Thiazide and Thiazide-Like Diuretics: Anticholinergic Agents may increase the serum concentration of Thiazide and Thiazide-Like Diuretics. Monitor therapy

Thiotepa: May increase the serum concentration of CYP2B6 Substrates. Monitor therapy

Tiotropium: Anticholinergic Agents may enhance the anticholinergic effect of Tiotropium. Avoid combination

Topiramate: Anticholinergic Agents may enhance the adverse/toxic effect of Topiramate. Monitor therapy

Trimeprazine: May enhance the CNS depressant effect of CNS Depressants. Monitor therapy

Umeclidinium: May enhance the anticholinergic effect of Anticholinergic Agents. Avoid combination

Zolpidem: CNS Depressants may enhance the CNS depressant effect of Zolpidem. Management: Reduce the Intermezzo brand sublingual zolpidem adult dose to 1.75 mg for men who are also receiving other CNS depressants. No such dose change is recommended for women. Avoid use with other CNS depressants at bedtime; avoid use with alcohol. Consider therapy modification

Test Interactions

Pregnancy tests (hCG-based) may result in false-negatives or false-positives; increased serum glucose may be seen with glucose tolerance tests; may result in false-positives with urine detection of amphetamine/methamphetamine (Melanson 2006); may alter the flare response in intradermal allergen tests (Melanson 2006)

Adverse Reactions

Frequency not defined.

Cardiovascular: Bradycardia, ECG changes (nonspecific QT changes) hypertension, hypotension, local thrombophlebitis, localized phlebitis, orthostatic hypotension, tachycardia, vasospasm (distal to injection site), venous thrombosis (local)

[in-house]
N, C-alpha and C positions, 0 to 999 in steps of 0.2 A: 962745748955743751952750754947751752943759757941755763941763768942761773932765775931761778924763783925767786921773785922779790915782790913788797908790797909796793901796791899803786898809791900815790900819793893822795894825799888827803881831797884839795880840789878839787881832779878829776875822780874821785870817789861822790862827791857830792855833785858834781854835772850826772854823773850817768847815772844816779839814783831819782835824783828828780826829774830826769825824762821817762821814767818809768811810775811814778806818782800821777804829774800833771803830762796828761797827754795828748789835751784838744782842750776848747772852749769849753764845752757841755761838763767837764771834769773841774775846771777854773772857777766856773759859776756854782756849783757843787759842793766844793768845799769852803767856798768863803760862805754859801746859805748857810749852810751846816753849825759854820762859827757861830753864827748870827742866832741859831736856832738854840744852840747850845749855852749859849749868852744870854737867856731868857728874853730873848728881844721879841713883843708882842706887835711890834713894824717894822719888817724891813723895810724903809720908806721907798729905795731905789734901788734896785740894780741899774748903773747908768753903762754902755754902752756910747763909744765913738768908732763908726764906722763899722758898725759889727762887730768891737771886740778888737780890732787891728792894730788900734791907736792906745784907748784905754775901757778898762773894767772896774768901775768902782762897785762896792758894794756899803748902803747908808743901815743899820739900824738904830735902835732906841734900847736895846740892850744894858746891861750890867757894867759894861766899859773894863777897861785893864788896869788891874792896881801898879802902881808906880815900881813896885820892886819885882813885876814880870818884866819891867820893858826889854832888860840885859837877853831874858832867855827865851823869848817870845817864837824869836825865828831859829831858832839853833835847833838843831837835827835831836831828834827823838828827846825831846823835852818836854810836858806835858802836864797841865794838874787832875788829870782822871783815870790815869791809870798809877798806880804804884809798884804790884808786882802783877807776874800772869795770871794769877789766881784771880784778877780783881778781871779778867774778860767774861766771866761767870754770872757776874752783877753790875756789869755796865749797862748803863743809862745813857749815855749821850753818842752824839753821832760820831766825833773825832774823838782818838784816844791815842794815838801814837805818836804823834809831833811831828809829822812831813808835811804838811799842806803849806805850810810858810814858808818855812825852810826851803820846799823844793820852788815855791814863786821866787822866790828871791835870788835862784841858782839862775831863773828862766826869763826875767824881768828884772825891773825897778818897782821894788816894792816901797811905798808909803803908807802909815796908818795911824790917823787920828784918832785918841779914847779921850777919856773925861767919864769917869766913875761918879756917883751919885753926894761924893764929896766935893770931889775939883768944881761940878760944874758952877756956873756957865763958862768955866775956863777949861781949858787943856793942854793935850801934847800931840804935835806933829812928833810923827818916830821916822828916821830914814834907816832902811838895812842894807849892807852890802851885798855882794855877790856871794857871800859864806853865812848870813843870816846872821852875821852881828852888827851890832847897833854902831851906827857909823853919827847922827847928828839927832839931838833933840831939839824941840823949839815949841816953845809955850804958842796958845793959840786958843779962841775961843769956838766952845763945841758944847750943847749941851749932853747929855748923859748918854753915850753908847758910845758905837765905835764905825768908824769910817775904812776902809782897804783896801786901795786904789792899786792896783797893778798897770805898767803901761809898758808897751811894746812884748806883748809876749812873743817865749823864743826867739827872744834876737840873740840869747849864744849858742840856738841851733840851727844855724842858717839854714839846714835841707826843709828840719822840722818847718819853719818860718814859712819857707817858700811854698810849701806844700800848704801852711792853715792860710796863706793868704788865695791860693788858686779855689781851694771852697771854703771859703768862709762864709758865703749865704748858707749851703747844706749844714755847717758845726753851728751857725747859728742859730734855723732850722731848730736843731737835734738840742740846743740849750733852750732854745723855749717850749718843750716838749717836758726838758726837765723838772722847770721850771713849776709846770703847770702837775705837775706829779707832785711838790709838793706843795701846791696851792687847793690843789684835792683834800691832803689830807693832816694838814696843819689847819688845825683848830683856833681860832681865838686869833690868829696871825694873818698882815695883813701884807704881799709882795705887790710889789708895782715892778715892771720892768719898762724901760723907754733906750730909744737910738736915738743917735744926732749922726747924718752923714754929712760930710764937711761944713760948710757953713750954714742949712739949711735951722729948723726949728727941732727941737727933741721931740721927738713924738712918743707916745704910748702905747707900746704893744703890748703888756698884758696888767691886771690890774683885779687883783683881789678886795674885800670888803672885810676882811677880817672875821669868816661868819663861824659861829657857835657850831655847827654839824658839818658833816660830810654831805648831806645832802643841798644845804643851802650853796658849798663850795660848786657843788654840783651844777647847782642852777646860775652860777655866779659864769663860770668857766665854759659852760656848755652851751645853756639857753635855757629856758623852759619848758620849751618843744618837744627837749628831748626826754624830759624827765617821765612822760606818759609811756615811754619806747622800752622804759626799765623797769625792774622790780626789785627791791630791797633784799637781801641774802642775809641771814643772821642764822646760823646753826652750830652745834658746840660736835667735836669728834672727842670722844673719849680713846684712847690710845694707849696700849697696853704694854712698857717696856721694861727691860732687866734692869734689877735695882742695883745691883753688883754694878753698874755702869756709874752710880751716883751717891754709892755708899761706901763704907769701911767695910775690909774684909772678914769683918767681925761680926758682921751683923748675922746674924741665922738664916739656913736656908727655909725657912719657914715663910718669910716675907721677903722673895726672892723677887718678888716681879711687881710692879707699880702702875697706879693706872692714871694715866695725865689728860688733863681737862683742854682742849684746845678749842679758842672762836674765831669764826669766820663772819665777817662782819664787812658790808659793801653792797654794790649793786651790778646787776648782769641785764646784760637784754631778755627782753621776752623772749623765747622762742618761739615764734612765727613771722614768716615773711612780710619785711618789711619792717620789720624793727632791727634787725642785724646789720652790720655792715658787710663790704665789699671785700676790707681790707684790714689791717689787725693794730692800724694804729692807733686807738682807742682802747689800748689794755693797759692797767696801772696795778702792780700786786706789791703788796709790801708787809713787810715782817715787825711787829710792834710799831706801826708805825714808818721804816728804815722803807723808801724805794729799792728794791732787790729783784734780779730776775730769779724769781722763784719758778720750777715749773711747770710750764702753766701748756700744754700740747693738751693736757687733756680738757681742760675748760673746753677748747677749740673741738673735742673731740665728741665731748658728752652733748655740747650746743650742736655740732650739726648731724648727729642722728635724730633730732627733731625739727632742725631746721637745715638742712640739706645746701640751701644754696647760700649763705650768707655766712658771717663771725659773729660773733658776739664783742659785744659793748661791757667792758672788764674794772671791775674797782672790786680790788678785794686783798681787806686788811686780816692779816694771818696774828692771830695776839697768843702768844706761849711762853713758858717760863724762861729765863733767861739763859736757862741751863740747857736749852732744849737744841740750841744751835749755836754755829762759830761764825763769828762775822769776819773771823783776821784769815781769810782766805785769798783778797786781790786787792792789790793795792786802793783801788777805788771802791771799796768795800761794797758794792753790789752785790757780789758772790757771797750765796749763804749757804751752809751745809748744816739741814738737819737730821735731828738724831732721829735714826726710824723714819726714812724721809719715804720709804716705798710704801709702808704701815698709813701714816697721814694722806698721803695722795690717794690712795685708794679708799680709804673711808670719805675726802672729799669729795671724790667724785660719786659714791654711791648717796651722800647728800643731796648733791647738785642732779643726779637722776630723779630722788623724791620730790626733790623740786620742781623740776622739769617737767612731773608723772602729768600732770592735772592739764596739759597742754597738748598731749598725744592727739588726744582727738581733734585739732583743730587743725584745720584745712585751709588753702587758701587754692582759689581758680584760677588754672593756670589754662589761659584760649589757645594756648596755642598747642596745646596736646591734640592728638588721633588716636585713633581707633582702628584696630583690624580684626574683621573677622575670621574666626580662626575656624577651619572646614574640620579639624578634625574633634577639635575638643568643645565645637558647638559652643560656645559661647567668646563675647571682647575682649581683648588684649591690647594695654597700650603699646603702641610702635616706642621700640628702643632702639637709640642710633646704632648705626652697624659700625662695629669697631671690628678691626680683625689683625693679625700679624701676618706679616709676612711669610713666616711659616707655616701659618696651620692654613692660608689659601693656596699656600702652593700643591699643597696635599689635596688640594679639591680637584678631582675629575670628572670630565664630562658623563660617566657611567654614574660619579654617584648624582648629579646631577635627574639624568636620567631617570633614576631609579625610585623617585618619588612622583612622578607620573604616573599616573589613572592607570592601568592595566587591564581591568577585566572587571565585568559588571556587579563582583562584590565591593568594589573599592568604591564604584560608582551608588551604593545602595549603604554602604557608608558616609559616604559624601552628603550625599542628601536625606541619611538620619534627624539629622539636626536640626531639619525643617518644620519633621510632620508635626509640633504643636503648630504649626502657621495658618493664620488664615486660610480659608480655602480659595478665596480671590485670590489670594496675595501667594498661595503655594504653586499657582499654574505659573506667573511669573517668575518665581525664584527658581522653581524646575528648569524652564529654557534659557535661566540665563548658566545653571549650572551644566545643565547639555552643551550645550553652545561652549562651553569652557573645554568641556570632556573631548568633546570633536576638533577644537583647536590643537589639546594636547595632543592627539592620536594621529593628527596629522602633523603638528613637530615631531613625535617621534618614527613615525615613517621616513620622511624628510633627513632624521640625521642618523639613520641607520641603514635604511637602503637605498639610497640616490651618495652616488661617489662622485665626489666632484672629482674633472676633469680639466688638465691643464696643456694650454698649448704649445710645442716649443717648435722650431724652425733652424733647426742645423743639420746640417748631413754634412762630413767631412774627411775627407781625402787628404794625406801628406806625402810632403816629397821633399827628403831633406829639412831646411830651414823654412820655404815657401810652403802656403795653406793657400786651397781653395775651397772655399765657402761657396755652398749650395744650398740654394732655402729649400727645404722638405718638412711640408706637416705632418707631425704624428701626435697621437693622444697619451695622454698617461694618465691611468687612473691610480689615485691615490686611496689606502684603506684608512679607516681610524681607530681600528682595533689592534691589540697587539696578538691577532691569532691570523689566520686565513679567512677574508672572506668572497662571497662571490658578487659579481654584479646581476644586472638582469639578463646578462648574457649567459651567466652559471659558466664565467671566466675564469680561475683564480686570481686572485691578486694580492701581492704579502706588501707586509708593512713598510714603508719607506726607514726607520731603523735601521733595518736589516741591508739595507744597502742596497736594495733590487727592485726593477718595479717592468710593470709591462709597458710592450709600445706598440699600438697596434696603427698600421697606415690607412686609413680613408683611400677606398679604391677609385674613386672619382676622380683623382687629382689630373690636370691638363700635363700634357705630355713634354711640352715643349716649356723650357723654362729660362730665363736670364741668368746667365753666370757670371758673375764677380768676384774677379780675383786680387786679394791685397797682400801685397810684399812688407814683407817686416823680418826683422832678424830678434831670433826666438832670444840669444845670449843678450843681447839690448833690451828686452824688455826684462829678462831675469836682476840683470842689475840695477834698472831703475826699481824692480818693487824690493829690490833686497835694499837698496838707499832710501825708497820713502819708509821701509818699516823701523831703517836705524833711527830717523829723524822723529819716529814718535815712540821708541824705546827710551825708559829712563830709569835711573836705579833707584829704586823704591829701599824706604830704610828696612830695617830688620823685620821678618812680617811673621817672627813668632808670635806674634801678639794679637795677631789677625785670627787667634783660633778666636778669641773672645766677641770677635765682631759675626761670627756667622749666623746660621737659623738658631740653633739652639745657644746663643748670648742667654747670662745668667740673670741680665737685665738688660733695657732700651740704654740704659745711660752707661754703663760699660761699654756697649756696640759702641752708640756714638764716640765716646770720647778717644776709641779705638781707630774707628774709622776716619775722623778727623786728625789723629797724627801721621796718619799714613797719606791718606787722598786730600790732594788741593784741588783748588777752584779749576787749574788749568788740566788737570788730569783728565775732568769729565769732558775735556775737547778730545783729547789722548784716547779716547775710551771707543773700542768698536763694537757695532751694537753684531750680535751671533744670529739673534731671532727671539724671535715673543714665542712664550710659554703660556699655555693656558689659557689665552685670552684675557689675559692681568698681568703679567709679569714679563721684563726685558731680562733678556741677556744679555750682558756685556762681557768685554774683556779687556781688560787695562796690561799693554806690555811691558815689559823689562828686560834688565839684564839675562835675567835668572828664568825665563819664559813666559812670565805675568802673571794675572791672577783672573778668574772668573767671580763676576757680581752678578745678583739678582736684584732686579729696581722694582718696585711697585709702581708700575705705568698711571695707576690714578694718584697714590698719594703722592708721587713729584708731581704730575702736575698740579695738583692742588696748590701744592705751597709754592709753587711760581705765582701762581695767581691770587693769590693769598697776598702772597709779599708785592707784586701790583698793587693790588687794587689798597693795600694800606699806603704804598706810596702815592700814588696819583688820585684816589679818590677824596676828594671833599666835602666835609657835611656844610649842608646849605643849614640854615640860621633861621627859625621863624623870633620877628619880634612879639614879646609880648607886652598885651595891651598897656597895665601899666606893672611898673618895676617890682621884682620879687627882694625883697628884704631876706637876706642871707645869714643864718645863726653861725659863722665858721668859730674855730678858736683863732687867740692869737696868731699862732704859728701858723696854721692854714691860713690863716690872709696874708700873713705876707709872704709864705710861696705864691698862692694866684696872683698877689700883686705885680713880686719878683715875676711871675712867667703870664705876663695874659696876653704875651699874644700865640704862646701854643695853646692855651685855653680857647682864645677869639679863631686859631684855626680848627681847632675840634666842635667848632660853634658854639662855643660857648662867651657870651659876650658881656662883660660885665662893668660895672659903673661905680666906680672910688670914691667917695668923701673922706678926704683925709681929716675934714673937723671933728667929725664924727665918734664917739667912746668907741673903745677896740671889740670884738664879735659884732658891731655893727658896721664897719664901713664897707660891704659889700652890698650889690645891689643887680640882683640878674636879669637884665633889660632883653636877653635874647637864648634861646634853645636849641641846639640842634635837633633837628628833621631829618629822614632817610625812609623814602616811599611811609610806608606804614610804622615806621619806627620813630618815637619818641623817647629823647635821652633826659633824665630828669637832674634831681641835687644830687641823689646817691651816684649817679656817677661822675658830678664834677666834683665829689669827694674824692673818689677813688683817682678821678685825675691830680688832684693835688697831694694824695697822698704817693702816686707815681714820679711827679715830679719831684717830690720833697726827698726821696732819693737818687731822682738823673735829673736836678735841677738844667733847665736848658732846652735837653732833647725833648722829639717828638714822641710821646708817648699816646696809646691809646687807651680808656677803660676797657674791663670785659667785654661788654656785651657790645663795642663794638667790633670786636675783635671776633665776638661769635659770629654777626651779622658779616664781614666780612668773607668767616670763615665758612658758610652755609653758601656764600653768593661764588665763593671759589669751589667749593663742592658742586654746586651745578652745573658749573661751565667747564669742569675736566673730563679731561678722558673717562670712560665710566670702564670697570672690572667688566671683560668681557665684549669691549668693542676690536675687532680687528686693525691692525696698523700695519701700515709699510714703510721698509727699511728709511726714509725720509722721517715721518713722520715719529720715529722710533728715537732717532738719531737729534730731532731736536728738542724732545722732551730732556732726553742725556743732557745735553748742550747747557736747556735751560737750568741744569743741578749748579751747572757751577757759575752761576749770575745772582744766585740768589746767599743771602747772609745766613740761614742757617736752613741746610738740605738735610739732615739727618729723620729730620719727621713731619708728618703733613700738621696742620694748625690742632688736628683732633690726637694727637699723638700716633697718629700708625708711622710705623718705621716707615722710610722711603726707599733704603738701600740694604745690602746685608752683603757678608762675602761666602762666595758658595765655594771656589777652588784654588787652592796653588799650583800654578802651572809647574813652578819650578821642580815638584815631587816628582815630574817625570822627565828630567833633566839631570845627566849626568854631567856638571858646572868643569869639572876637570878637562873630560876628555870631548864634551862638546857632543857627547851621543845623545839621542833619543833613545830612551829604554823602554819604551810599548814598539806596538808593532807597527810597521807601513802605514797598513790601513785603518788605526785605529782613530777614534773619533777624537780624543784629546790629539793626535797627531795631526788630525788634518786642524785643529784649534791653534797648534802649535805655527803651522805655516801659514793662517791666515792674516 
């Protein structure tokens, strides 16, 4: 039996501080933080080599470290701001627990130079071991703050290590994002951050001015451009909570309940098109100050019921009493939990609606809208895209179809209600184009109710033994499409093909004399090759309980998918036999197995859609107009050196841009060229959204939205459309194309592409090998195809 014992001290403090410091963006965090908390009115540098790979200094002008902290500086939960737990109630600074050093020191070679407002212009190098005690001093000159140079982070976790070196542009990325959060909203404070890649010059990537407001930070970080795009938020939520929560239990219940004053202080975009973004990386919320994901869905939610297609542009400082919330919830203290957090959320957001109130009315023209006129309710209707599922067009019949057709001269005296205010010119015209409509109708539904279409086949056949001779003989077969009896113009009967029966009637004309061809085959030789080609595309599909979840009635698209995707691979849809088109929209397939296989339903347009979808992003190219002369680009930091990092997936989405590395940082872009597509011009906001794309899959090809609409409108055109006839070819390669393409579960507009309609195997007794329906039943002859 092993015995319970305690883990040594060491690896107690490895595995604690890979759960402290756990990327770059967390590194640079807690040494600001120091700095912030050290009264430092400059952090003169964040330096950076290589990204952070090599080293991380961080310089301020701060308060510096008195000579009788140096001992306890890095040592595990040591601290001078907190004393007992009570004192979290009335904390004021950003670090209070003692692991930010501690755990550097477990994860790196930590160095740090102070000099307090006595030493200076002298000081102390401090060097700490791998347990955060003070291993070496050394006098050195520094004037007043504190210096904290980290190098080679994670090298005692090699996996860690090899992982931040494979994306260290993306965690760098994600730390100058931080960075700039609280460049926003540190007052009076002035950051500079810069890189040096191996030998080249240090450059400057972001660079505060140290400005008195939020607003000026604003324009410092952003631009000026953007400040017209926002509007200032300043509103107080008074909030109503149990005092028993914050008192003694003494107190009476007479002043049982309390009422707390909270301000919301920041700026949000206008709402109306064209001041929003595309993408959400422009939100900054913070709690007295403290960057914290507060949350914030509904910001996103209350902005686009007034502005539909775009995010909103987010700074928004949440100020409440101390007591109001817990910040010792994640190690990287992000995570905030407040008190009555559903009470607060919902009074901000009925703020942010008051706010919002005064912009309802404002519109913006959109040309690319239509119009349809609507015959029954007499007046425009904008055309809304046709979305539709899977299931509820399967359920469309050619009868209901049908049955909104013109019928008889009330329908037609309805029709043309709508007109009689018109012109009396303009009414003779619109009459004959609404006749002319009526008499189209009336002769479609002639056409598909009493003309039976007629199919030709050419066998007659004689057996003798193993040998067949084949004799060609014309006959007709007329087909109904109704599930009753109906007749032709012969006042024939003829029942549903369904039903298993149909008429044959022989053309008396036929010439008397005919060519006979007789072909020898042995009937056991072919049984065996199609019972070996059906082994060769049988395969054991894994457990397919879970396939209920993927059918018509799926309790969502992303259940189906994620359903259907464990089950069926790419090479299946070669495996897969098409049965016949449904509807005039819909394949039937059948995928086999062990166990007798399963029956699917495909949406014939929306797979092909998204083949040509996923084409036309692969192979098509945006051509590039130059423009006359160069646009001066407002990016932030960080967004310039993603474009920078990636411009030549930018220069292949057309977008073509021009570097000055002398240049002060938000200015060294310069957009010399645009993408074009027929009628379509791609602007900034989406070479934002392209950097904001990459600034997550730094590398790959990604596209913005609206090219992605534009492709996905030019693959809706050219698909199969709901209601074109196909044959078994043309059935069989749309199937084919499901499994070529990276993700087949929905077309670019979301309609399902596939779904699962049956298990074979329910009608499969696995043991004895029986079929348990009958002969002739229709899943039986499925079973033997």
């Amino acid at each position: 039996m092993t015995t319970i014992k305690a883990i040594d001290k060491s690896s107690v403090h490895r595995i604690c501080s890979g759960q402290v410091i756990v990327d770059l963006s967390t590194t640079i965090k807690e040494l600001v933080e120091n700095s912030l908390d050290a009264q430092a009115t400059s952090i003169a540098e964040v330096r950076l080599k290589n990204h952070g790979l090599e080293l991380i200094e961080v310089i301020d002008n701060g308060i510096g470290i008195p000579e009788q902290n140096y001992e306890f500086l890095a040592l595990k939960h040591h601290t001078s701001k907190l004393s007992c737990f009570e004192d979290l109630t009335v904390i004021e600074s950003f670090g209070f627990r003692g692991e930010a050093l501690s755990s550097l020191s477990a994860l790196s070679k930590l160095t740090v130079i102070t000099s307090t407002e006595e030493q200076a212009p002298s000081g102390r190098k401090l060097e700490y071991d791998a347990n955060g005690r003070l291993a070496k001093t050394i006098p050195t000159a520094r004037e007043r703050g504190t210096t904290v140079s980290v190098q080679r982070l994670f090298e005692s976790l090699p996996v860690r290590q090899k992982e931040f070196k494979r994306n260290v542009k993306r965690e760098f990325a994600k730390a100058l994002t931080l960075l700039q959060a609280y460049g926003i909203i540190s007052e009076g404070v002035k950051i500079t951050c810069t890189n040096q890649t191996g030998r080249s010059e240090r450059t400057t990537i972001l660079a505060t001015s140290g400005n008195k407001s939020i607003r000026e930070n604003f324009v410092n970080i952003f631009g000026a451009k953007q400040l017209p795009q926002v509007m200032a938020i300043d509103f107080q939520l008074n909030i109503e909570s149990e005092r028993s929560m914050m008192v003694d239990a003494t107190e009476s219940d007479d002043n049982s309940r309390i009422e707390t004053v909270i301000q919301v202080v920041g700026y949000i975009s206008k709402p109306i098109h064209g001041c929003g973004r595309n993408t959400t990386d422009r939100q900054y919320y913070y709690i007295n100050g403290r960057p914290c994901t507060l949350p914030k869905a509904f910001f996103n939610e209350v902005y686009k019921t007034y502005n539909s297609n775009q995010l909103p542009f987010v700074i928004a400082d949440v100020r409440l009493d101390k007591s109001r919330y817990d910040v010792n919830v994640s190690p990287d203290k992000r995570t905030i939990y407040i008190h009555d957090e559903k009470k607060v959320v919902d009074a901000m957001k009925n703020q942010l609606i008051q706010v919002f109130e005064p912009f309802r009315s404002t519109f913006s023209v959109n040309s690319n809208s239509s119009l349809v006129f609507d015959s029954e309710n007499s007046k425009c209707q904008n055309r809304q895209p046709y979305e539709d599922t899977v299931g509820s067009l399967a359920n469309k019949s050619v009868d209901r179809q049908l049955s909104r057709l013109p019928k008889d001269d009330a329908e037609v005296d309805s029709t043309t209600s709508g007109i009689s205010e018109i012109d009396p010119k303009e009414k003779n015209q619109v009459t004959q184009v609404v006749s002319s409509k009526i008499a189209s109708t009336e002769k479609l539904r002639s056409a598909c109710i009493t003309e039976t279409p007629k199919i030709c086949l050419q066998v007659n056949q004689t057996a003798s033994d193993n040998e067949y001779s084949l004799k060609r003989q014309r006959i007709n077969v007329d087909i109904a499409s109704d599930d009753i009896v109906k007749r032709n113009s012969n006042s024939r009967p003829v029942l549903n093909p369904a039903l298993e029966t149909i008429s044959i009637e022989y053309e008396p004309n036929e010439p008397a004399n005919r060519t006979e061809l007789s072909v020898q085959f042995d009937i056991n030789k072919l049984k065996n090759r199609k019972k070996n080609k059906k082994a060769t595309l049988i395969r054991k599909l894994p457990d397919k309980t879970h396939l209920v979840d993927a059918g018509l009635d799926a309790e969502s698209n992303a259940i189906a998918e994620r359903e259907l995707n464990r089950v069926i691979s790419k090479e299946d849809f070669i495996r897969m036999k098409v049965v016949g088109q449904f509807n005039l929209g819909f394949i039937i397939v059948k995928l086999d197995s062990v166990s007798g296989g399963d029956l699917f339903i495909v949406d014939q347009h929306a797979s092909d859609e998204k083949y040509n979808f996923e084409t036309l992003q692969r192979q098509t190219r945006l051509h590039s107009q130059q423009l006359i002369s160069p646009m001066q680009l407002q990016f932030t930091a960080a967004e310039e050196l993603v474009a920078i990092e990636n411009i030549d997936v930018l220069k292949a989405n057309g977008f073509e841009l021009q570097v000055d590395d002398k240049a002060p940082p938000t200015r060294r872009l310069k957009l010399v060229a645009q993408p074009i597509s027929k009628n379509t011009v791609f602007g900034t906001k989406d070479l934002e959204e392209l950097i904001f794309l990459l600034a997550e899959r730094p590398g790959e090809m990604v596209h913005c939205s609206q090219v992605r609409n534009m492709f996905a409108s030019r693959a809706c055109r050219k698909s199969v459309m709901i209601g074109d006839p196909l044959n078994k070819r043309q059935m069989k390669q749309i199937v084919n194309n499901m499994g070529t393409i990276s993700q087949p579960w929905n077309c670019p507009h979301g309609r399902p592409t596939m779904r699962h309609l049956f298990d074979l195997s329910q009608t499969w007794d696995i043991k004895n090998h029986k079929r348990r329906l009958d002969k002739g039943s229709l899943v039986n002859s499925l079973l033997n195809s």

Central nervous system: Agitation, akathisia, ataxia, catatonia, confusion, delirium, disorientation, dizziness, drowsiness, dystonia, euphoria, excitement, extrapyramidal reaction, fatigue, hallucination, hysteria, insomnia, lassitude, paralysis (local), Parkinsonian-like syndrome, tardive dyskinesia, nervousness, neuroleptic malignant syndrome, nightmares, sedation, seizure, sensory disturbance (local sensory loss)

Dermatologic: Dermatitis, gangrene of skin or other tissue (local), skin photosensitivity, skin pigmentation (slate gray), urticaria

Endocrine & metabolic: Amenorrhea, gynecomastia, hyperglycemia

Gastrointestinal: Constipation, nausea, vomiting, xerostomia

Genitourinary: Breast engorgement, ejaculatory disorder, impotence, lactation, urinary retention

Hematologic & oncologic: Agranulocytosis, immune thrombocytopenia, leukopenia, thrombocytopenia

Hepatic: Jaundice

Hypersensitivity: Angioedema

Local: Abscess at injection site, injection site reaction (burning sensation at injection site, edema at injection site, erythema at injection site, pain at injection site), local tissue necrosis